In the centric relation position, the relationship between the maxillary incisors and mandibular incisors becomes clear (Figure 2). The facio-incisal leading edge of the mandibular incisors engages the lingual aspect of the maxillary incisors and canines. To maintain this relationship in a reconstruction, it is necessary to hollow out approximately 0.5 mm of space on the gingival aspect of the centric holding marks. This provides the freedom to close the mandible either into centric relation or slightly anterior without varying the vertical dimension of the anterior teeth.6

 

Figure 3. View of the end-to-end position.

The end-to-end position is indeed a rest position. Here, the pitch of the maxillary and mandibular teeth is complementary, allowing the maxillary central incisors and 4 mandibular incisors to function in the same plane (Figure 3).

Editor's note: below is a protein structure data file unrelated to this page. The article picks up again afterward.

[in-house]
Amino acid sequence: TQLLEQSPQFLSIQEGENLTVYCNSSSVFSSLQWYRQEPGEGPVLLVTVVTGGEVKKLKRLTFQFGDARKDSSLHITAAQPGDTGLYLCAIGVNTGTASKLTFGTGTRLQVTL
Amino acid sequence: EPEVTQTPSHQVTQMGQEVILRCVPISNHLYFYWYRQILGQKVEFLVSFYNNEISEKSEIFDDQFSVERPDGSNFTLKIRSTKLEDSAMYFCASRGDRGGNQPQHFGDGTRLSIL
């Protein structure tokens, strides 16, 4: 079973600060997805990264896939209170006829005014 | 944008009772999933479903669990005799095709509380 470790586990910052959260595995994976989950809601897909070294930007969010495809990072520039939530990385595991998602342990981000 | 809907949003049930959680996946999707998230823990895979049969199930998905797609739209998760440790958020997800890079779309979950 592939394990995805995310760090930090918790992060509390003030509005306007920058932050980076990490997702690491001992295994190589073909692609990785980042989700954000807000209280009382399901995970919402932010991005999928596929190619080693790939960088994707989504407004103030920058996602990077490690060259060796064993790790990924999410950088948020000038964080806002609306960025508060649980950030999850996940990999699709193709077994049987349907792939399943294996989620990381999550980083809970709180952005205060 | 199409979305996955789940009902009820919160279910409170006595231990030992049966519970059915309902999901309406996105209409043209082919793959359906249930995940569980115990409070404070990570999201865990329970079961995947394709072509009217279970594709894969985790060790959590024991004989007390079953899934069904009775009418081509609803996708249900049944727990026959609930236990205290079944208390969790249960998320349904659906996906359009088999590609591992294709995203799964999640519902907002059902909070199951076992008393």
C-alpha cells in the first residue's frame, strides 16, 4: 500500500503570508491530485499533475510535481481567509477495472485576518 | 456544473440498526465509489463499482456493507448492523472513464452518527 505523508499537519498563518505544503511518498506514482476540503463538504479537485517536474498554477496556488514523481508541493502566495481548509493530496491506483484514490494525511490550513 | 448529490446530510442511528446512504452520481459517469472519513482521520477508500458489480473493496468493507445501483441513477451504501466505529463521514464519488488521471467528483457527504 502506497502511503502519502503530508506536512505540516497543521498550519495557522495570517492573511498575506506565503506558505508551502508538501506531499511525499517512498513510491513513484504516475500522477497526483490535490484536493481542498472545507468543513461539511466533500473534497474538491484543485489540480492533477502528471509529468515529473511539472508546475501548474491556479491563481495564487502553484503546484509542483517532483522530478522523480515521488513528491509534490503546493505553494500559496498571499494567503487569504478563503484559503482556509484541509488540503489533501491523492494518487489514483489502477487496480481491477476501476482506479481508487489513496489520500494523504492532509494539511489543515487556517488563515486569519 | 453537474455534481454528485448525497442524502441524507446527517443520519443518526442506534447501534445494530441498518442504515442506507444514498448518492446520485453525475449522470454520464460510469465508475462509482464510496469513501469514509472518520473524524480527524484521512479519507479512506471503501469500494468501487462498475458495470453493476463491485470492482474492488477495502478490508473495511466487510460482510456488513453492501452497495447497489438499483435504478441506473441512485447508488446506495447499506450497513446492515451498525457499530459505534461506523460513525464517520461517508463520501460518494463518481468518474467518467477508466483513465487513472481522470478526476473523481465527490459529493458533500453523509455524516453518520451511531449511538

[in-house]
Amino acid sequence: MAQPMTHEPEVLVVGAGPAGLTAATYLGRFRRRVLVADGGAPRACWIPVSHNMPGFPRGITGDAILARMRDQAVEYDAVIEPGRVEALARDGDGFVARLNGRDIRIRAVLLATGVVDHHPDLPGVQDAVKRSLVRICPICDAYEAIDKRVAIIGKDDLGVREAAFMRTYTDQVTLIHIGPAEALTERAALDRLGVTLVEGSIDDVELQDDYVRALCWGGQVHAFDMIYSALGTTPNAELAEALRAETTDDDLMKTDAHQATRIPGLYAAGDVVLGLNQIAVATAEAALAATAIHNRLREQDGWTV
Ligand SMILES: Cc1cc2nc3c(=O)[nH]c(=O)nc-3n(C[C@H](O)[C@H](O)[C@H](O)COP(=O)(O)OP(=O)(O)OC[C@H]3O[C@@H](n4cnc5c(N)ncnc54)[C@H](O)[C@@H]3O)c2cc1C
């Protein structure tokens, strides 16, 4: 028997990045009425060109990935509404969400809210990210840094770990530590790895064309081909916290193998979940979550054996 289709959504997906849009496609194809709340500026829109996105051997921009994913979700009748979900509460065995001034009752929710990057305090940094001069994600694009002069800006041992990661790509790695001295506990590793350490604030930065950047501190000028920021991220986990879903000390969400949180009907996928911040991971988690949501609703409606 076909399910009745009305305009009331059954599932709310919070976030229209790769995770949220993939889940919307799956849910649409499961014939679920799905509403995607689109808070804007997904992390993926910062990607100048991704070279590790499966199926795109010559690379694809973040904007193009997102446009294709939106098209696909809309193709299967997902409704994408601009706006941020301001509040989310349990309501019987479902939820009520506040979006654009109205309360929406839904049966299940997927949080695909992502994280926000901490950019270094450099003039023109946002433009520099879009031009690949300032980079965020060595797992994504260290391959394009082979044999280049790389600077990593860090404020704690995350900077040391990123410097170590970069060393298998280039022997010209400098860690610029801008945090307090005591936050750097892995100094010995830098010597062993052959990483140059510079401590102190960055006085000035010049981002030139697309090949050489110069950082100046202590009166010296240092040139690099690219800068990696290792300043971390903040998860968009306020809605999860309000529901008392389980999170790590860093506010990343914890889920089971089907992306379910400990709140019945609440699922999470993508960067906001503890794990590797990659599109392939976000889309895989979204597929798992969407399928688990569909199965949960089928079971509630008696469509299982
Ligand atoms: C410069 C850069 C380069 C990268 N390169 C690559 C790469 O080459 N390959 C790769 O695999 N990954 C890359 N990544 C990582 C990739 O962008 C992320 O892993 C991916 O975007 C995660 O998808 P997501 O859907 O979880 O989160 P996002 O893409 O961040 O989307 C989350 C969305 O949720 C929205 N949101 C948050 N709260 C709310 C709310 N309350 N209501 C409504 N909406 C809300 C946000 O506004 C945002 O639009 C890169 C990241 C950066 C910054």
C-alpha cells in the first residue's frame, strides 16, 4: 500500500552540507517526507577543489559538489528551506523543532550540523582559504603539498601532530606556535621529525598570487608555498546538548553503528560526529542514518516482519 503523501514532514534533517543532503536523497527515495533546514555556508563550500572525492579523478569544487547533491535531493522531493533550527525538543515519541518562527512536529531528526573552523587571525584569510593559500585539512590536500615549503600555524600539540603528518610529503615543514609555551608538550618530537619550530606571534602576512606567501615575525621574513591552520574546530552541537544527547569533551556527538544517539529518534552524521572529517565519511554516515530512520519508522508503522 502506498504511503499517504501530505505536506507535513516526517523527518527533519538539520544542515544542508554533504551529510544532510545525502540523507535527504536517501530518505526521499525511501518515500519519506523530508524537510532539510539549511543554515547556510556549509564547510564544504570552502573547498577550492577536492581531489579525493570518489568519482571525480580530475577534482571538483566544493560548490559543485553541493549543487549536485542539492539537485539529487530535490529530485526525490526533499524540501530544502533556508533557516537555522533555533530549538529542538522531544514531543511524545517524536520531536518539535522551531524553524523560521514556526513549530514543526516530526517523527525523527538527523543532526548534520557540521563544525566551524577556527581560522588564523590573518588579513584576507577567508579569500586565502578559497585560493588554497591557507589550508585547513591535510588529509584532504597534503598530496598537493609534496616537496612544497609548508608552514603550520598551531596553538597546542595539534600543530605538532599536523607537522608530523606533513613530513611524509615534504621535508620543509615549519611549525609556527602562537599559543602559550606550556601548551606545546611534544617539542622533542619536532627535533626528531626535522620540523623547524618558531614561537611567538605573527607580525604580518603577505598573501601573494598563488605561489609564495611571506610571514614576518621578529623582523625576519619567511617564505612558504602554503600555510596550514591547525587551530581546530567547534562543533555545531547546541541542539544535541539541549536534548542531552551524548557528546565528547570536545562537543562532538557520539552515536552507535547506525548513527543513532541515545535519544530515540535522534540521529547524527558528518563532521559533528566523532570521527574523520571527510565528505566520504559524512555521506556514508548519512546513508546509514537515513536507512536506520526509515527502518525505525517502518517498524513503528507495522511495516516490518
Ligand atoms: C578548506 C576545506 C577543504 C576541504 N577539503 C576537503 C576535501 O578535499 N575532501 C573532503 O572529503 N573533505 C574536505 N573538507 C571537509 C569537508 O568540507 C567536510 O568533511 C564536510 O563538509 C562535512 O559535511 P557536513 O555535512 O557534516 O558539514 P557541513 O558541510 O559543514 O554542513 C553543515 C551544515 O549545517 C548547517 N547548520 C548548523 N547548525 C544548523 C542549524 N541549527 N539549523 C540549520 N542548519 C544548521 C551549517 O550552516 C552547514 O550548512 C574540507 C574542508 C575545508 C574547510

Figure 4. View of the smooth path in straight protrusion.

To create a smooth path in straight protrusive and when moving into the crossover position, the lingual incisal line angle of the mandibular incisors should be polished or rounded in order to create a smooth transition from the incisal edge onto the lingual aspect of the teeth (Figure 4). In addition, there should be no rough edges on the lingual incisal aspect of either mandibular canine; these areas should also be rounded. These considerations will help create a smooth, friction-free transition in all functional directions.

Figure 5. View of group function (right, left protrusion). Figure 6. View of canine-guided occlusion (right, left protrusion).